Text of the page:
In addition to factually showing the need and changing the focus to the customer, activism should also demonstrate that it is possible to meet what the customer wants. I don’t think activism can continue to focus on simply building awareness, I think activism in the future should include publicizing sustainable locally developed solutions. So that when foreign individuals hear of the need, they can also hear of local solutions. Then hopefully rather than taking the easy road of providing no strings attached aid funds, they would chose to involve themselves personally and invest in sustainable local solutions that meet what the customer wants.

Anjali Sastry November 3, 2009 at 5:49 pm

Andre, It is interesting to think of technology as a tool for better data and for voice–for both expressing needs and sharing solutions–within the community and more widely.

Two quick follow-ups: the Stop Stockouts approach uses exactly what you advocate–their tool is frontline sms. In the locations that you see on the Stop Stockouts map, it’s the community members themselves who are gathering and smsing in the data. So it’s very much locally rooted: on-the-ground consumers are a key part of the activist movement, at least from what I can tell.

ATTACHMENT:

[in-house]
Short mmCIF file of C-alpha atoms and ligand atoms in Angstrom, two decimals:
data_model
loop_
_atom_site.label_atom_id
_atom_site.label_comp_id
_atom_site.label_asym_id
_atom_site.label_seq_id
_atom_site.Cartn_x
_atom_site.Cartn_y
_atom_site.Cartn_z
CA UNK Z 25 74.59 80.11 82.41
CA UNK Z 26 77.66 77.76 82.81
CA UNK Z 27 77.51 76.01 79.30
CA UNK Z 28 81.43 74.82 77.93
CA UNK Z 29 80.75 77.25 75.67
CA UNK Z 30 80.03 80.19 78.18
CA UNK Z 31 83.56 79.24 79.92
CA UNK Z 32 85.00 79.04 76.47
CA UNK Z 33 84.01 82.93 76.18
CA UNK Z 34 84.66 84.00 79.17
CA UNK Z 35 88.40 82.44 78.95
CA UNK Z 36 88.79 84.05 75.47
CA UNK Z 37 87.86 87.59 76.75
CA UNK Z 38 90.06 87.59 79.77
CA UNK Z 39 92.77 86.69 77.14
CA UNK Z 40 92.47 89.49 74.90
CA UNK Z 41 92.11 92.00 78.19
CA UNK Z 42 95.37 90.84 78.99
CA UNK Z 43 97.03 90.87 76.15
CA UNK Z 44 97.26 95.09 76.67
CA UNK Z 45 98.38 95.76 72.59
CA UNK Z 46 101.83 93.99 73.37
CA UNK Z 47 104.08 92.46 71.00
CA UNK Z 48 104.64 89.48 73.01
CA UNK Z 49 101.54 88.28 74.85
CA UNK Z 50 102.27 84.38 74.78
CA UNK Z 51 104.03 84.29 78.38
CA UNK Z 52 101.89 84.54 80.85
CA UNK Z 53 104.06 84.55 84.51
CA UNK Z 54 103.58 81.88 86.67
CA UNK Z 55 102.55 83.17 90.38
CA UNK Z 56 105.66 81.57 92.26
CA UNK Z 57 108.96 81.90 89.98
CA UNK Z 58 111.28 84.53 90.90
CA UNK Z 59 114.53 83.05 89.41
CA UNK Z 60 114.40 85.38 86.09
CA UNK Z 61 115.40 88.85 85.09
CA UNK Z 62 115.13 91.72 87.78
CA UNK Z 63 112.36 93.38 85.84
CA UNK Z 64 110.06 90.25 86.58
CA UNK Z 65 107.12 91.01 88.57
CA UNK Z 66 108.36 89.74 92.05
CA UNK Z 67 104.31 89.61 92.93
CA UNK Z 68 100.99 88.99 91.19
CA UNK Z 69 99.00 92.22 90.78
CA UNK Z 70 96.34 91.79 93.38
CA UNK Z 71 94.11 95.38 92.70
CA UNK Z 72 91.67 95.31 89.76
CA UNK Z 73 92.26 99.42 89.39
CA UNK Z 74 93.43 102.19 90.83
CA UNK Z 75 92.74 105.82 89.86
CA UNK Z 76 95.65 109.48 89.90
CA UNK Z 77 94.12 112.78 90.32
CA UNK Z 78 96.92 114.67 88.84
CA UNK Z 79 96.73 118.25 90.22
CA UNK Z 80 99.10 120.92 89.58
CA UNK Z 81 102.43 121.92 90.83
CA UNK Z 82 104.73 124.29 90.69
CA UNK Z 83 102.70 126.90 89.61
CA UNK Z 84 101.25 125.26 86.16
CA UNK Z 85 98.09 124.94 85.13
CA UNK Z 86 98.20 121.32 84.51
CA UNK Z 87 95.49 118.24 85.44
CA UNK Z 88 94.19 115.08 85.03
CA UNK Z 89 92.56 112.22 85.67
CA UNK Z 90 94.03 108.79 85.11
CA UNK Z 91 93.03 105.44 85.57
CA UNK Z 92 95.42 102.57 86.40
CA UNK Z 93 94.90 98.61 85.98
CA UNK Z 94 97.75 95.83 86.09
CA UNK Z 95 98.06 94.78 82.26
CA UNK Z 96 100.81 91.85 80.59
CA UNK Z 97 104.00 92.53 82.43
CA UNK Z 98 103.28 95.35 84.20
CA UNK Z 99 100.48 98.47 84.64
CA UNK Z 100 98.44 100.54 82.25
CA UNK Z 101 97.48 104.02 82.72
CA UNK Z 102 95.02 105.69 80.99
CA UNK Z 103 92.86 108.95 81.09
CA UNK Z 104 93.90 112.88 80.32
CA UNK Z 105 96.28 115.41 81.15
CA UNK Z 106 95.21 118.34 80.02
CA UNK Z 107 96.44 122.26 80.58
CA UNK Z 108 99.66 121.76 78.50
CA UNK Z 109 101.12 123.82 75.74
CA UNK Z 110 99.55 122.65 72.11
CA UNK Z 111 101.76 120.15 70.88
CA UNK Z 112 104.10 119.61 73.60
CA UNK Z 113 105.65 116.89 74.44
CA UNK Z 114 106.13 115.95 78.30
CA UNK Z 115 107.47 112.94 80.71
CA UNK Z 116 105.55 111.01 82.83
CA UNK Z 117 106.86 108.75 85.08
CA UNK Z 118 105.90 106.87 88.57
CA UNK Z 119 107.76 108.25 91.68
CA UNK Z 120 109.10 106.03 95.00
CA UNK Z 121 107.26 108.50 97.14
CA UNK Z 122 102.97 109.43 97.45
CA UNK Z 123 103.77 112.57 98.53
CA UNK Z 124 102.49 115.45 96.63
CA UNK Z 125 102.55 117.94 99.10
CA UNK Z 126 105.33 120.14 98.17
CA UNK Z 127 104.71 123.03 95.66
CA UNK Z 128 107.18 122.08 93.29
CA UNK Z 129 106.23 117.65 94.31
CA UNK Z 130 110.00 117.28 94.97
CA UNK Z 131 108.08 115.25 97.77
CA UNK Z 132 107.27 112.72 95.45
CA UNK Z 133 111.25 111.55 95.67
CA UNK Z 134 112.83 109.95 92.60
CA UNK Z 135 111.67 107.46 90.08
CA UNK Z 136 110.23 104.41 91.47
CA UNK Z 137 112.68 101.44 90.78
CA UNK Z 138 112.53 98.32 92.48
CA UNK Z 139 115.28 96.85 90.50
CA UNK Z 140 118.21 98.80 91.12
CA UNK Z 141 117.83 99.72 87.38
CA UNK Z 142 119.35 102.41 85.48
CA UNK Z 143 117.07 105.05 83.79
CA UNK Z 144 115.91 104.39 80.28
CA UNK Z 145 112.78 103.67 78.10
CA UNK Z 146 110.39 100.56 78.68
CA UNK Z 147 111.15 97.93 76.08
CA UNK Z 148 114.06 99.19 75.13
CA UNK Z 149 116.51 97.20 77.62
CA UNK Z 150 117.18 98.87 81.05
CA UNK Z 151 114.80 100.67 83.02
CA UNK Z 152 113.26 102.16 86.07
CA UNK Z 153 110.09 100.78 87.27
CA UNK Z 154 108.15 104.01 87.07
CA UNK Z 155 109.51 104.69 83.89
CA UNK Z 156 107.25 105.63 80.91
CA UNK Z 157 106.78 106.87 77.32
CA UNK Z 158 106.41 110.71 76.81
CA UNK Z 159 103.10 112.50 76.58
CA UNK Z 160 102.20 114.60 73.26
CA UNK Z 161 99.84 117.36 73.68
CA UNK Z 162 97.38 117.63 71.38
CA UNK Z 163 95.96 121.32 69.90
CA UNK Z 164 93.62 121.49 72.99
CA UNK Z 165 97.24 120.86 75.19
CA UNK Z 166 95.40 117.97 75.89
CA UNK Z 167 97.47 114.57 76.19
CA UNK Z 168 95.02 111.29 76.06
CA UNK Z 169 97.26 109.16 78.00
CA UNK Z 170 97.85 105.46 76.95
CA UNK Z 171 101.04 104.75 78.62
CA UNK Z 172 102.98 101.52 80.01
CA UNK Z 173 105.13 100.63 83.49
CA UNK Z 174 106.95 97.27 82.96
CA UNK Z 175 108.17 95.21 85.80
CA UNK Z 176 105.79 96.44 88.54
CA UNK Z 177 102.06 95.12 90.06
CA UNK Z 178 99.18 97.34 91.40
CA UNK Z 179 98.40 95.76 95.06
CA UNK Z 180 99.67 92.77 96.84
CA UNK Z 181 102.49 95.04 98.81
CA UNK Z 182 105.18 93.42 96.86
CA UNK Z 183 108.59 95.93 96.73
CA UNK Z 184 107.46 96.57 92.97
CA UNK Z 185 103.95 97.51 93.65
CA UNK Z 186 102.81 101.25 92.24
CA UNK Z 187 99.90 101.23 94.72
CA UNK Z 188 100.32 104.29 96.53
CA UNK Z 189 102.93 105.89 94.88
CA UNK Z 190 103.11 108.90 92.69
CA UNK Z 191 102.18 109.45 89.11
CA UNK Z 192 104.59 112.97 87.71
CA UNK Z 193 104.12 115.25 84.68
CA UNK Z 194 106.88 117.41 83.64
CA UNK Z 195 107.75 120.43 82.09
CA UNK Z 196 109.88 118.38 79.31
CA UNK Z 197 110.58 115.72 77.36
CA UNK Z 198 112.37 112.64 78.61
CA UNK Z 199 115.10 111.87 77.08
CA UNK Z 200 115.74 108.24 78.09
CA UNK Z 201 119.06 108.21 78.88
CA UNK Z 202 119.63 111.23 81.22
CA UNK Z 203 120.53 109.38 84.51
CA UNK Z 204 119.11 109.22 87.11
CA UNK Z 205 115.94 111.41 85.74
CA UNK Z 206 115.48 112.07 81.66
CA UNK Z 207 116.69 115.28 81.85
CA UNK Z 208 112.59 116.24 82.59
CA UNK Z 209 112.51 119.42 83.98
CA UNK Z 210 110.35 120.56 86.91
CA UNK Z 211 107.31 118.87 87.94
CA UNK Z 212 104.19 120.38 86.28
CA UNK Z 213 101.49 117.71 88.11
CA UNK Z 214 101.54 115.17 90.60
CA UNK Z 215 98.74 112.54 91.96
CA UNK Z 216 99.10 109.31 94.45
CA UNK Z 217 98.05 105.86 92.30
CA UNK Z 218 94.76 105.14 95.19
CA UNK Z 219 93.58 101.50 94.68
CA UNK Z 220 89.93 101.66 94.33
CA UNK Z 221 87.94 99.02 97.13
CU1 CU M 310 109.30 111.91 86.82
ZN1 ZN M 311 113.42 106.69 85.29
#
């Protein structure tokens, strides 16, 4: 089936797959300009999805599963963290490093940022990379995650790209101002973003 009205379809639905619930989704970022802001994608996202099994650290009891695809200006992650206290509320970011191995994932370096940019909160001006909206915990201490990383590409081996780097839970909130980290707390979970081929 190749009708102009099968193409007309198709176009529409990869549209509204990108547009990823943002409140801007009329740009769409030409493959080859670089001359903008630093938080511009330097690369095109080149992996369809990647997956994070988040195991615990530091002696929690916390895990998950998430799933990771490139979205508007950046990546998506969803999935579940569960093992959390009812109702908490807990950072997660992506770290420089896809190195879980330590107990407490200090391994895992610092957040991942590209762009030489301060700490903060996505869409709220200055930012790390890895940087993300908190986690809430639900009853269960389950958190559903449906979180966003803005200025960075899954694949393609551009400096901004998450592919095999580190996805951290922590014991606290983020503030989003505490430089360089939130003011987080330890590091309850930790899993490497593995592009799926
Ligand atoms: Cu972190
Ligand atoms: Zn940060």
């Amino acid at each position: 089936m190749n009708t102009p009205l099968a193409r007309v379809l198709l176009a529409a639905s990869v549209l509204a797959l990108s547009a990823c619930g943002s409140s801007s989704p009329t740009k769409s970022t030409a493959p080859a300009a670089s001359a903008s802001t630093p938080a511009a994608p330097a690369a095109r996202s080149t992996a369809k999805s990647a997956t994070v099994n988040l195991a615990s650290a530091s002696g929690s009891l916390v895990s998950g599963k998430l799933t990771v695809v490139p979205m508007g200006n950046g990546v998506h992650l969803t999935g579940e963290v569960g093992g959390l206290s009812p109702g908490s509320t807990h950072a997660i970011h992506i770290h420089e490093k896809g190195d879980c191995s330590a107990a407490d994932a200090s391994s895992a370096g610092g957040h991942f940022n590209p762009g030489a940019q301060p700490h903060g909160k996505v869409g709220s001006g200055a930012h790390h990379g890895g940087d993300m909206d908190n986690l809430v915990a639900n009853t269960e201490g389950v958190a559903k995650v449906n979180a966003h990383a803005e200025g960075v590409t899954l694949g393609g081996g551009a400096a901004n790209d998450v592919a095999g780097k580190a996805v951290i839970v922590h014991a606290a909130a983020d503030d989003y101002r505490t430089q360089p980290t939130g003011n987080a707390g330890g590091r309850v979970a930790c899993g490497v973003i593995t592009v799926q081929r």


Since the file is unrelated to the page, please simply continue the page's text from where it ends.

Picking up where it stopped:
Second, I really appreciate your flagging the problem of collapsing all of Africa into one monolithic entity. To this point, we’re urging everyone to take the context research, conversations with people from that country, explorations of history, literature, and culture seriously. For a searing commentary on how Africa is portrayed in the West, consider the perspective of Binyavanga Wainaina, a Kenyan writer whose piece “How To Write About Africa” is a must-read. If you don’t feel like reading it, you can even watch an actor reading it on youTube.

Andre November 9, 2009 at 8:09 pm

Hi Anjali, thanks for the links – indeed agree that Africa is often inaccurately stereotyped. For an interesting TED talk on this see a link that a friend sent me The danger of a single story by Chimamanda Adichie.